One-third of the way through the season, it is clear that no rookie—in any sport—has ever achieved the smashing success that Philadelphia's 7-foot-plus Wilt Chamberlain presently enjoys in professional basketball. From the first, he has scored more points per game and pulled down more rebounds than any other player in the league. His defensive skill, like Bill Russell's, has intimidated all rival teams, forcing them to pass up easy shots repeatedly because of a well-justified fear that Wilt might block them. Players defending against him are nearly always in danger of fouling out of games because the great effort required to keep up with Chamberlain drives them to undisciplined maneuvers. Wilt's remarkable stamina enables him to play the full 48 minutes, without substitution, whenever the Warriors need him. And he is bound to improve. As St. Louis Coach Ed Macauley says, "He will learn more from our old pros than they will from him." Finally, his presence is the principal reason why NBA attendance has increased almost 25%. Below is a detailed analysis of Chamberlain's record thus far.
What Wilt has faced
How Wilt has done
Boston's Bill Russell, quicker than Wilt and as good a jumper but not nearly so strong, is chiefly responsible for Boston's victories, because he can play Wilt man-for-man, free his teammates for other assignments. But even he gets help occasionally.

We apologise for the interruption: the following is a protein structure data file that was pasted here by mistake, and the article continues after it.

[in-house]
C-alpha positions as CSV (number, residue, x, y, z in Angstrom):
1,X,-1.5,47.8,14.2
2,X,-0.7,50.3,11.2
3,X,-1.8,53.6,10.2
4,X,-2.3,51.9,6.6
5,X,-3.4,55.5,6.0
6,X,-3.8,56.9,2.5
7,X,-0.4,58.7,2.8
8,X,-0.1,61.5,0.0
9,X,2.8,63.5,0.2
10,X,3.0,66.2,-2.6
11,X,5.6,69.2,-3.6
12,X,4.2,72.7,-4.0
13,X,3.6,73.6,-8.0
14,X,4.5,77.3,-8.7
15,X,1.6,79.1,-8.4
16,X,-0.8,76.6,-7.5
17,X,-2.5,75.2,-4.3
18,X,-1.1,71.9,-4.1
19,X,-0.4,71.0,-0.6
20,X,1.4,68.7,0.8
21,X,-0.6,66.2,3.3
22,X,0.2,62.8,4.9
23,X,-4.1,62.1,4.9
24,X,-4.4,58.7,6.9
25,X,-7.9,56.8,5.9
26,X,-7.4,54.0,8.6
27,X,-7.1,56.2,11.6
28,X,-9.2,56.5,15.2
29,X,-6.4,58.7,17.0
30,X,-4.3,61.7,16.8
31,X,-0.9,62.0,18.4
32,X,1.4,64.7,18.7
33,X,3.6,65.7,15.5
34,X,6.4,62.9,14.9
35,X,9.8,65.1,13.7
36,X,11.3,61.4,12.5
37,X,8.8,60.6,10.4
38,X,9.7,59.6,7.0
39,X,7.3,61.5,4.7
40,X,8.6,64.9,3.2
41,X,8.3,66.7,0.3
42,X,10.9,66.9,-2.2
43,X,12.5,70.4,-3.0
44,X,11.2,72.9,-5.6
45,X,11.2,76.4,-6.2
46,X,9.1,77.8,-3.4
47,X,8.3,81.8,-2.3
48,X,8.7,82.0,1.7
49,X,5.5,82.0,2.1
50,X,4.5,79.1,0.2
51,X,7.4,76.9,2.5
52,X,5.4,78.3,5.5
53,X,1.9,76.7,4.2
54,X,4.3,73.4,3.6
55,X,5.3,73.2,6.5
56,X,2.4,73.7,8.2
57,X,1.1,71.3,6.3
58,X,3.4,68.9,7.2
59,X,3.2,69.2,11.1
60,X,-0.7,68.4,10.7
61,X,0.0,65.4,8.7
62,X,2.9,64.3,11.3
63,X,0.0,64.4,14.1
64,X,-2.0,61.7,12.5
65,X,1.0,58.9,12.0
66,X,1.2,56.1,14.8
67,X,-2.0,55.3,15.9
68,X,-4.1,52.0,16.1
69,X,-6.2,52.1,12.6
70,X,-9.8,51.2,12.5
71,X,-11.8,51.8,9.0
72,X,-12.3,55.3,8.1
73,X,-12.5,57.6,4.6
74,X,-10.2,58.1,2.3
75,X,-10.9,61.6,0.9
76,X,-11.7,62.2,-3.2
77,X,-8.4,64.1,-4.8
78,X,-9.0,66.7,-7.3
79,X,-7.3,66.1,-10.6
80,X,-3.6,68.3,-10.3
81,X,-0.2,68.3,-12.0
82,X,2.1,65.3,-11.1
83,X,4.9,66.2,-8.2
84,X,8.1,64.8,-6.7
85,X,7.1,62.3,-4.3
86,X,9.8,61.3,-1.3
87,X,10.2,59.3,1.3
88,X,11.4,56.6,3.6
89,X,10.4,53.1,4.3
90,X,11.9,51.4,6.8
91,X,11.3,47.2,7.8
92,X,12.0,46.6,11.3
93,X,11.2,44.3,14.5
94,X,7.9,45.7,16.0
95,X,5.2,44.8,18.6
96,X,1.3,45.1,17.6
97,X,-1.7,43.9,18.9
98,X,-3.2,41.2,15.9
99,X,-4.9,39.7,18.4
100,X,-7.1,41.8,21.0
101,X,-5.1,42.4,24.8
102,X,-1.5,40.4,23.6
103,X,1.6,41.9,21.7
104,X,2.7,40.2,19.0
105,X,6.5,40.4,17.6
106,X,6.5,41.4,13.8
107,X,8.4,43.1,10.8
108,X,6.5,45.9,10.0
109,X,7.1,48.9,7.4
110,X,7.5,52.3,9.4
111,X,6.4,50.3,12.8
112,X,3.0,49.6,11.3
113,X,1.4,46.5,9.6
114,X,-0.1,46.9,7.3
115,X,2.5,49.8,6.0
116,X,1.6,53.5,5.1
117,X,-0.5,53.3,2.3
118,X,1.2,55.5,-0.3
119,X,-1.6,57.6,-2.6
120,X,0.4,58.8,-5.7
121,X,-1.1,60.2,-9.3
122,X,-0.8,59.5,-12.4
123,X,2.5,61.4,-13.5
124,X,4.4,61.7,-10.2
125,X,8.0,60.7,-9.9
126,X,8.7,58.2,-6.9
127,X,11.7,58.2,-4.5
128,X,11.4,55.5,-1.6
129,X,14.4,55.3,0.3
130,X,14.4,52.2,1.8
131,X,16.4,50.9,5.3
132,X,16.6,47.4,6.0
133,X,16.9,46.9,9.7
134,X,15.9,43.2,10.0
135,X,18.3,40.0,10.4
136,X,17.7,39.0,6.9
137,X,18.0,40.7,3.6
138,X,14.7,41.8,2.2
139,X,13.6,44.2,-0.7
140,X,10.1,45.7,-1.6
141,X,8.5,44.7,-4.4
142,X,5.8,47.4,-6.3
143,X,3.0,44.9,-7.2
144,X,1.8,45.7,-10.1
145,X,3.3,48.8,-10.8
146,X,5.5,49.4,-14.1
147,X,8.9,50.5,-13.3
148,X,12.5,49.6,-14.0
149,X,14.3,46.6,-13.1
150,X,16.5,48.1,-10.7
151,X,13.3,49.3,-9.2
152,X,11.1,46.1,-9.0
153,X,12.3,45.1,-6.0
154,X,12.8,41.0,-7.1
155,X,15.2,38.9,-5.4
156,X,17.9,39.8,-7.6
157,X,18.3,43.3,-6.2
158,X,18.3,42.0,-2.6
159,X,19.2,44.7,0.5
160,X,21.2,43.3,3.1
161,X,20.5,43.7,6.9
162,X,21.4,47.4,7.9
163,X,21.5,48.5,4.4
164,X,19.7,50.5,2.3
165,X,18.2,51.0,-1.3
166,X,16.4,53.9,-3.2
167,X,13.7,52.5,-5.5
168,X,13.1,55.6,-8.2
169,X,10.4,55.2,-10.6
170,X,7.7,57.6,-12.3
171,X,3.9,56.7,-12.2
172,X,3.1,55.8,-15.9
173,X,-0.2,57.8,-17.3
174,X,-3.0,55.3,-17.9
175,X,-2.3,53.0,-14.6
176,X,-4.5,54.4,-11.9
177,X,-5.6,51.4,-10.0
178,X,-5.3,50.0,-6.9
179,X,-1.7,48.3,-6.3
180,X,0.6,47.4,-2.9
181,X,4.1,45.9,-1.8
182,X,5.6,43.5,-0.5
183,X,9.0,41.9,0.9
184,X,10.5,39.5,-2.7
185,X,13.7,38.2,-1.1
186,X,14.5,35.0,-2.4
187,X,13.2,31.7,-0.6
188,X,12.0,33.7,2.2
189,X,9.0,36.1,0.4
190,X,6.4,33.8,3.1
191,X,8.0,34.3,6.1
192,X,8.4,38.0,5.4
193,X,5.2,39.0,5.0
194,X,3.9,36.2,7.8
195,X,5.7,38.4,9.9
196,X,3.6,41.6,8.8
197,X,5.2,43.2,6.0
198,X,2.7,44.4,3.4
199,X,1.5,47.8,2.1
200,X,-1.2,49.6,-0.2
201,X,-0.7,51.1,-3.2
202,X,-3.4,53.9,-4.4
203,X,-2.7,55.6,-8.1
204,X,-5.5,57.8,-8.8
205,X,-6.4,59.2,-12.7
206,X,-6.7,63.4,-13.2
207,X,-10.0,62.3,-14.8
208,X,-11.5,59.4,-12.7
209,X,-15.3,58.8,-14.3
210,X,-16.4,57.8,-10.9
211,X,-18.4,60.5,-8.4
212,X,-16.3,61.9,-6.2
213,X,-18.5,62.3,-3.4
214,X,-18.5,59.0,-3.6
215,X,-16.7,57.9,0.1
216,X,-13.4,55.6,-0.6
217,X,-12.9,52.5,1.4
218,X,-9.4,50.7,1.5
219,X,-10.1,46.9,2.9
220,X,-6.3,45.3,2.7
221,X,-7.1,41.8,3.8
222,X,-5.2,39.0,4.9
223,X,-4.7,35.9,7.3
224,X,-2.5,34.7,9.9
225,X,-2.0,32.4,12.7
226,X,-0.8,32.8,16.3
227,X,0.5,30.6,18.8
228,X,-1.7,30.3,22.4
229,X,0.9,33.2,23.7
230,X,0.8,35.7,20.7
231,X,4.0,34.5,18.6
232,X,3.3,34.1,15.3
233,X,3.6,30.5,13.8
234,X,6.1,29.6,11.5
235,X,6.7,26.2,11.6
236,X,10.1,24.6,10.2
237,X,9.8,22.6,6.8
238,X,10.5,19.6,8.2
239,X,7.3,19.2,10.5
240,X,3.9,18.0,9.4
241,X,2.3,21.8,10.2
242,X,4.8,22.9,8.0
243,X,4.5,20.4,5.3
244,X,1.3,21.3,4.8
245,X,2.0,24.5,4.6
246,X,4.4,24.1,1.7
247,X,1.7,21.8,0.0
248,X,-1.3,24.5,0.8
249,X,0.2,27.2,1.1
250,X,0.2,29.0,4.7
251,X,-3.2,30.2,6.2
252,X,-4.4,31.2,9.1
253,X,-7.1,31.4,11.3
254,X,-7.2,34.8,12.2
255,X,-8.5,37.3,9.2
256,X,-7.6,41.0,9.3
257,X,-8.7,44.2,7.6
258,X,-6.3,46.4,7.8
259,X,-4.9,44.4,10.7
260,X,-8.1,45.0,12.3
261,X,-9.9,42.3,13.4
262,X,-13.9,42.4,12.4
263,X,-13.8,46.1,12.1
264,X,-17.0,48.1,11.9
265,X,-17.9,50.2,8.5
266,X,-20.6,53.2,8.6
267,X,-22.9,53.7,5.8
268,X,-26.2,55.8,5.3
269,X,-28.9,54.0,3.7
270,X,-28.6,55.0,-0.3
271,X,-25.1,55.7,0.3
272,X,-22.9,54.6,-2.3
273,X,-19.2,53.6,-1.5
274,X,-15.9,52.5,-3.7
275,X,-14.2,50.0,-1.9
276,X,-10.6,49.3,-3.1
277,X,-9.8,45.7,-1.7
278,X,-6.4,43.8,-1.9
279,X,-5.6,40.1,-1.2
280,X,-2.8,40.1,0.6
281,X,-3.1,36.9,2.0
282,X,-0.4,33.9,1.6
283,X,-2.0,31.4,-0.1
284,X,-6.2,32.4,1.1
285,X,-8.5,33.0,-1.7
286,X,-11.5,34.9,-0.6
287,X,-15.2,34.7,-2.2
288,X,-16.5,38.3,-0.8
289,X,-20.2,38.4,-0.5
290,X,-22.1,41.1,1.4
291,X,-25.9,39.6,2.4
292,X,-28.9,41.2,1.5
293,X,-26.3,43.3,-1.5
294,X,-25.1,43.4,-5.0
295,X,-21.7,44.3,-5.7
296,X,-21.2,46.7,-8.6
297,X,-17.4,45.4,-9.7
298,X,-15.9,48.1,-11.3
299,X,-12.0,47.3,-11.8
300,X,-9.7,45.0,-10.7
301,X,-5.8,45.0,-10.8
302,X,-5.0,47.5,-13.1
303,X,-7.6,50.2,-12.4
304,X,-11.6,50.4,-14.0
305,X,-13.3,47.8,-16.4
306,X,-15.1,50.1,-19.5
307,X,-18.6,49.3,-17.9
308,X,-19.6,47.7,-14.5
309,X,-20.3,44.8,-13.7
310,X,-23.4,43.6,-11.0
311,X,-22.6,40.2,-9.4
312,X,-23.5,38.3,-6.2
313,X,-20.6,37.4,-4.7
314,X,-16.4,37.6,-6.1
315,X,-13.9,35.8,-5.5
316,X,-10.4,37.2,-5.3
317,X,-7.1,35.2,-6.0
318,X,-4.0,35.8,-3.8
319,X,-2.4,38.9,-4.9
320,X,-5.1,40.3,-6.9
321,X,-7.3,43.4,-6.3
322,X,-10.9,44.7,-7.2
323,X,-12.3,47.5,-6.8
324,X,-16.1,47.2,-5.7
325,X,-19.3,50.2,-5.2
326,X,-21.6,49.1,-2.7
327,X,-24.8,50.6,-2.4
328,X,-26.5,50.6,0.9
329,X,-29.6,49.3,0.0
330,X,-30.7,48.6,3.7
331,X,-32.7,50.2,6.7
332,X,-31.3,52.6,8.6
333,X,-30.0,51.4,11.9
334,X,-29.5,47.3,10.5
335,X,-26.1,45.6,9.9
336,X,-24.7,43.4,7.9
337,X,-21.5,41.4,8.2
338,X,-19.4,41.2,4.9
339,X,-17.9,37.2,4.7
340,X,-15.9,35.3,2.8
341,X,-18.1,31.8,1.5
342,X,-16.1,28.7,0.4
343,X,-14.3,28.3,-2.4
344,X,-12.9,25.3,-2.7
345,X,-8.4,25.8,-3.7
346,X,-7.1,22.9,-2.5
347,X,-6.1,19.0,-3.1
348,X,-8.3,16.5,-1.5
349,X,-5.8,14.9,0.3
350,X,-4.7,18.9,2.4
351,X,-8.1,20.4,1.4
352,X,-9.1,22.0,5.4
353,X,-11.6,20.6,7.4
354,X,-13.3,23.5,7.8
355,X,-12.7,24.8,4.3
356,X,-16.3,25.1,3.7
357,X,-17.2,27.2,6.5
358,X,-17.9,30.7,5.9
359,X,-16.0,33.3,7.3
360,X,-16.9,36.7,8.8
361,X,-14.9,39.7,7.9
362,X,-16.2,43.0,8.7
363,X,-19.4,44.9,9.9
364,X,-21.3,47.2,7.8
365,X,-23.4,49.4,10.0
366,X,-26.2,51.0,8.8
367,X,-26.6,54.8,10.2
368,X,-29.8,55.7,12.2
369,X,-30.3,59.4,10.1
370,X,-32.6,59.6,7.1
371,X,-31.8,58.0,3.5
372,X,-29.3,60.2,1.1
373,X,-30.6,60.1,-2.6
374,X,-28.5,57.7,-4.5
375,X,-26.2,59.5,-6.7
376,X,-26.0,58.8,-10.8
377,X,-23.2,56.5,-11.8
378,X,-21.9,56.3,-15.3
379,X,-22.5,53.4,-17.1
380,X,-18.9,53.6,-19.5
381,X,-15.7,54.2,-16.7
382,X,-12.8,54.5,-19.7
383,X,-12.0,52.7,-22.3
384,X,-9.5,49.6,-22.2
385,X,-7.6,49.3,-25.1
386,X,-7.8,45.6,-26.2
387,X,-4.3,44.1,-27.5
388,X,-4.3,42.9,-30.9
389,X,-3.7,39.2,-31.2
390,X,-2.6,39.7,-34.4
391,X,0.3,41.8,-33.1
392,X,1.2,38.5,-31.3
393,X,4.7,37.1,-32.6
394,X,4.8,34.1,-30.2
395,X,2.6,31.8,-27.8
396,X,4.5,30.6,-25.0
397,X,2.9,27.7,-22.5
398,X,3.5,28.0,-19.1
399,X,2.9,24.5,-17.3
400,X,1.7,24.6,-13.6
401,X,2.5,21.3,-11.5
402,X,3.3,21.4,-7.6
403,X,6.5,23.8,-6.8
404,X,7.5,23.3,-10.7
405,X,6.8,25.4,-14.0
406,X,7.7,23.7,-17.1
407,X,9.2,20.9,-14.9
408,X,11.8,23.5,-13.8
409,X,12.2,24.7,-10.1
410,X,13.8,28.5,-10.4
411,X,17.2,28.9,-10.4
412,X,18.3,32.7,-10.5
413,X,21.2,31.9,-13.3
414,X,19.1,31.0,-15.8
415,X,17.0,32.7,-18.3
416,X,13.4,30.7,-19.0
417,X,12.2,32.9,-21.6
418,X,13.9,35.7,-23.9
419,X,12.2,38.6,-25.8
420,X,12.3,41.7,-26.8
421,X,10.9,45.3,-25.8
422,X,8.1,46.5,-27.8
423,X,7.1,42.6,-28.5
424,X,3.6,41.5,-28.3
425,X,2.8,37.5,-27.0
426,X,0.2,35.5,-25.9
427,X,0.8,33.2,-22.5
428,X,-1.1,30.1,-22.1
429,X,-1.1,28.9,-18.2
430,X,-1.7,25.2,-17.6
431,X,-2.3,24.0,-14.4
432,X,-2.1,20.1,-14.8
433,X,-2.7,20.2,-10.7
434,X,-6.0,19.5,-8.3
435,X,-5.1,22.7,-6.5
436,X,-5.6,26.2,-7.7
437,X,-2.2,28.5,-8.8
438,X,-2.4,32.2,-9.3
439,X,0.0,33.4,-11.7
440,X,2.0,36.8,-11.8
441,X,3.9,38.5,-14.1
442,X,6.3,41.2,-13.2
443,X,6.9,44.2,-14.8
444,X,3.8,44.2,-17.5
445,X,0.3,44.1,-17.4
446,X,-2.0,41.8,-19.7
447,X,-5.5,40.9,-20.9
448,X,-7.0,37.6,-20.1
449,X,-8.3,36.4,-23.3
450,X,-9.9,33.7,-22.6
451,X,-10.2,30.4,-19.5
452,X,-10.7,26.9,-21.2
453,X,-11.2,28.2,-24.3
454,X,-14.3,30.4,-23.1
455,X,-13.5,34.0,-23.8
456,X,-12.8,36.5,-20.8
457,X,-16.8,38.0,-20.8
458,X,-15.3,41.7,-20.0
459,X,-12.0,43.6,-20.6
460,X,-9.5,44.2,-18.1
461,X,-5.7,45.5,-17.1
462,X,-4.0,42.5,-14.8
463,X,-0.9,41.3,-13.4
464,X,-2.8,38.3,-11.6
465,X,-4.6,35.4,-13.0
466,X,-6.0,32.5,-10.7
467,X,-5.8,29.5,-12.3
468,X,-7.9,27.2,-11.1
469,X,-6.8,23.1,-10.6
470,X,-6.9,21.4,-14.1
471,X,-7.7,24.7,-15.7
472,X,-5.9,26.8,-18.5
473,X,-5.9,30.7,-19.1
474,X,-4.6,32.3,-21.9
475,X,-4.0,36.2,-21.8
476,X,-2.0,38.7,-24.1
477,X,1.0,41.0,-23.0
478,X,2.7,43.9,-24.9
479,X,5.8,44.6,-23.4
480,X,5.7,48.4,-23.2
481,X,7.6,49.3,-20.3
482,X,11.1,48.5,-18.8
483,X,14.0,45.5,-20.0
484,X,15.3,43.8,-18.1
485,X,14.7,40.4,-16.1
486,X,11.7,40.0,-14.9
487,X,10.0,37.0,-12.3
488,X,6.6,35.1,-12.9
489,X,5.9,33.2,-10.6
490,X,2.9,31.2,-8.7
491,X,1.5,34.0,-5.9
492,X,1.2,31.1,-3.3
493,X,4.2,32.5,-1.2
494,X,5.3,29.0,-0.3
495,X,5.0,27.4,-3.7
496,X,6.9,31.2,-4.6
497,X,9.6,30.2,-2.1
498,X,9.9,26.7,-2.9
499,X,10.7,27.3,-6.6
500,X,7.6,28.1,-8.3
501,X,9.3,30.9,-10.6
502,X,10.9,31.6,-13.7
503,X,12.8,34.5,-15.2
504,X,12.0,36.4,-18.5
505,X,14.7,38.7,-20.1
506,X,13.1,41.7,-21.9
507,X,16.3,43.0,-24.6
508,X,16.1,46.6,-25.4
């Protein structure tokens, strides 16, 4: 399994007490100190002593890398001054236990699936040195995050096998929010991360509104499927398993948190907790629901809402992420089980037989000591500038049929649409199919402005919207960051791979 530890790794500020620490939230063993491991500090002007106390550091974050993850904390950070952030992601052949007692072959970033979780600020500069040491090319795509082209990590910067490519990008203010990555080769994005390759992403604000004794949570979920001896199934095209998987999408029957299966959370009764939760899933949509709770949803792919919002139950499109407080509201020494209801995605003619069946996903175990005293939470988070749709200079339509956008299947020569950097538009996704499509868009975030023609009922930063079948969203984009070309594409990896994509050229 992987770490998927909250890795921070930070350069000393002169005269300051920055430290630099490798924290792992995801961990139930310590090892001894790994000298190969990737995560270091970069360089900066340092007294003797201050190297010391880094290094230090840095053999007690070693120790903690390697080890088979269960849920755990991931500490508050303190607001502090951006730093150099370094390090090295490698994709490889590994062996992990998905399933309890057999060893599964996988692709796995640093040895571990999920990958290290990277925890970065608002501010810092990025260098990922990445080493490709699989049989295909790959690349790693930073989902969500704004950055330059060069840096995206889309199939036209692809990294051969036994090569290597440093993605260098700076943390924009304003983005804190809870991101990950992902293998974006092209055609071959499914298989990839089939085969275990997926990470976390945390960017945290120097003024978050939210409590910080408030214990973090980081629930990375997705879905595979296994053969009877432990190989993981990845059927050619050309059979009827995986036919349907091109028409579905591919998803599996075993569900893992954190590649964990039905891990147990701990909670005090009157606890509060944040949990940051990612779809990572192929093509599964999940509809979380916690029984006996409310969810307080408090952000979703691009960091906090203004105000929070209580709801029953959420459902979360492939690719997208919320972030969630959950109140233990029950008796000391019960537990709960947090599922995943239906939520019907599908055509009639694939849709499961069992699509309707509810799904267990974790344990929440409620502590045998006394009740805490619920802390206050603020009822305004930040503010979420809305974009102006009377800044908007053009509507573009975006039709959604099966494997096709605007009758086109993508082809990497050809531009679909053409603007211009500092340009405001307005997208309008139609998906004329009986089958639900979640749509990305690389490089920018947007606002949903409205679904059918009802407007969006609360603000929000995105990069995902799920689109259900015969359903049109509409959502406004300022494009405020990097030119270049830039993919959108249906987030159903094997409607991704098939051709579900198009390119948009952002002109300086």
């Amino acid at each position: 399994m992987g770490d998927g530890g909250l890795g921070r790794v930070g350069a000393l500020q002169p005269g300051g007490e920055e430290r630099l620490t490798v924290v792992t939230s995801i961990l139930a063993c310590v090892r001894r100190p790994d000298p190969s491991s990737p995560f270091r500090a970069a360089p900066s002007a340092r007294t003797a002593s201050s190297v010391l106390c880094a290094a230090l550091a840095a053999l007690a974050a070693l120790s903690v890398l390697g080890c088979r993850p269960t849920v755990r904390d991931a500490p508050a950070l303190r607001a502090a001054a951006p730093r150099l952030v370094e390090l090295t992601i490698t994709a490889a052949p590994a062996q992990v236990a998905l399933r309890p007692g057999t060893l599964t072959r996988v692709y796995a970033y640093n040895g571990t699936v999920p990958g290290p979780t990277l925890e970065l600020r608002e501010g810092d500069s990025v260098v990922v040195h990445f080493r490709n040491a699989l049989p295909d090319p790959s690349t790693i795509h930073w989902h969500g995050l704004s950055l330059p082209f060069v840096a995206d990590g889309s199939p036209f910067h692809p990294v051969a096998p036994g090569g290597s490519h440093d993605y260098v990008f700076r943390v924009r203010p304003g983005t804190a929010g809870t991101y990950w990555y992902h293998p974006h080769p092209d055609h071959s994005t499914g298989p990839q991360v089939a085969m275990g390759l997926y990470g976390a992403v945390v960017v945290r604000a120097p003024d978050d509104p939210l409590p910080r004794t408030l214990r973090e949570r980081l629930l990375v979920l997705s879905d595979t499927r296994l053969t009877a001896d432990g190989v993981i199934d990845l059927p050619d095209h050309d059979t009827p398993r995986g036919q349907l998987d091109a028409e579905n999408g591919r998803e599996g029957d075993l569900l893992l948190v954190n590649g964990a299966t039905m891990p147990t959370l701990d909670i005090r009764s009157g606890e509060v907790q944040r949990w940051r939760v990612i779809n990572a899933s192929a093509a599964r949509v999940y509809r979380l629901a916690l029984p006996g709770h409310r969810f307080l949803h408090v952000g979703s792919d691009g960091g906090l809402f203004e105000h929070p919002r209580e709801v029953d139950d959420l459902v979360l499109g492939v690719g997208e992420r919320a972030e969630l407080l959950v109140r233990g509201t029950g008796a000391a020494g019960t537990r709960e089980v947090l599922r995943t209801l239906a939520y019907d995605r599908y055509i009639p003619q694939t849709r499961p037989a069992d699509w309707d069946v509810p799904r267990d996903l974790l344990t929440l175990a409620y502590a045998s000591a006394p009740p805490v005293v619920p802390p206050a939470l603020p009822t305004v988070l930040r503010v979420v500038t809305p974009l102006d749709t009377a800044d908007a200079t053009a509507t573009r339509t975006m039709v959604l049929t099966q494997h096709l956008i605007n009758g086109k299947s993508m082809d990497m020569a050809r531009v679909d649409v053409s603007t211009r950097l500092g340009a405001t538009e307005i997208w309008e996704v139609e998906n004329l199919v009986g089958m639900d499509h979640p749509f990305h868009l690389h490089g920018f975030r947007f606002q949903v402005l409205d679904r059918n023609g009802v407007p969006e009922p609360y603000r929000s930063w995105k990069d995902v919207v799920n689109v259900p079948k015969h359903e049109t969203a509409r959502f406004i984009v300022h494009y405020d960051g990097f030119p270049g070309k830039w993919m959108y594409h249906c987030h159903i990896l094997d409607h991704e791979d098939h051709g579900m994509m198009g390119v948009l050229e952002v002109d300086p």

St. Louis has held Wilt to his lowest averages because two tall, strong centers alternate against him. Coach Ed Macauley docs not believe in "special" tactics. "After all." he says, "how do you pitch to Hank Aaron? You just do your best."
Total-139 Average per game-46.3
Total-73 Average per game-24.3
Cincinnati yields 40 points a game because neither of its centers is anywhere near as agile as Wilt. However, Phil Jordon is effective against Chamberlain on offense; he has a fine hook shot, a weapon Russell has learned to cope with but Wilt has not.
Total-86 Average per game-28.7
Minneapolis often concedes rebounds to Wilt in favor of falling back to positions in Chamberlain's pet shooting areas. Center Larry Foust always does an outstanding defensive job on Wilt for part of each game, but he no longer has the stamina to go 48 minutes.
Total-91 Average per game-30.3
New York has no adequate pivot man to throw against Wilt, therefore plays Center Charlie Tyra in a corner as part of a "perimeter" offense. On defense, however, this weakness shows up in Wilt's fine shooting percentage, despite much double-teaming.
Detroit's center. Walter Dukes, is one of the league's best offensive rebounders, which accounts for Wilt's comparatively low average here. However, Dukes commits many fouls and cannot contest position with Wilt-the reason for his high point average.
Syracuse's Coach Paul Seymour believes Wilt and Russell pose the same problem and that both must be played man-for-man. He has two big men for the job. But he does admit "We float off Philly's backcourt a little" to jam Wilt's shooting area.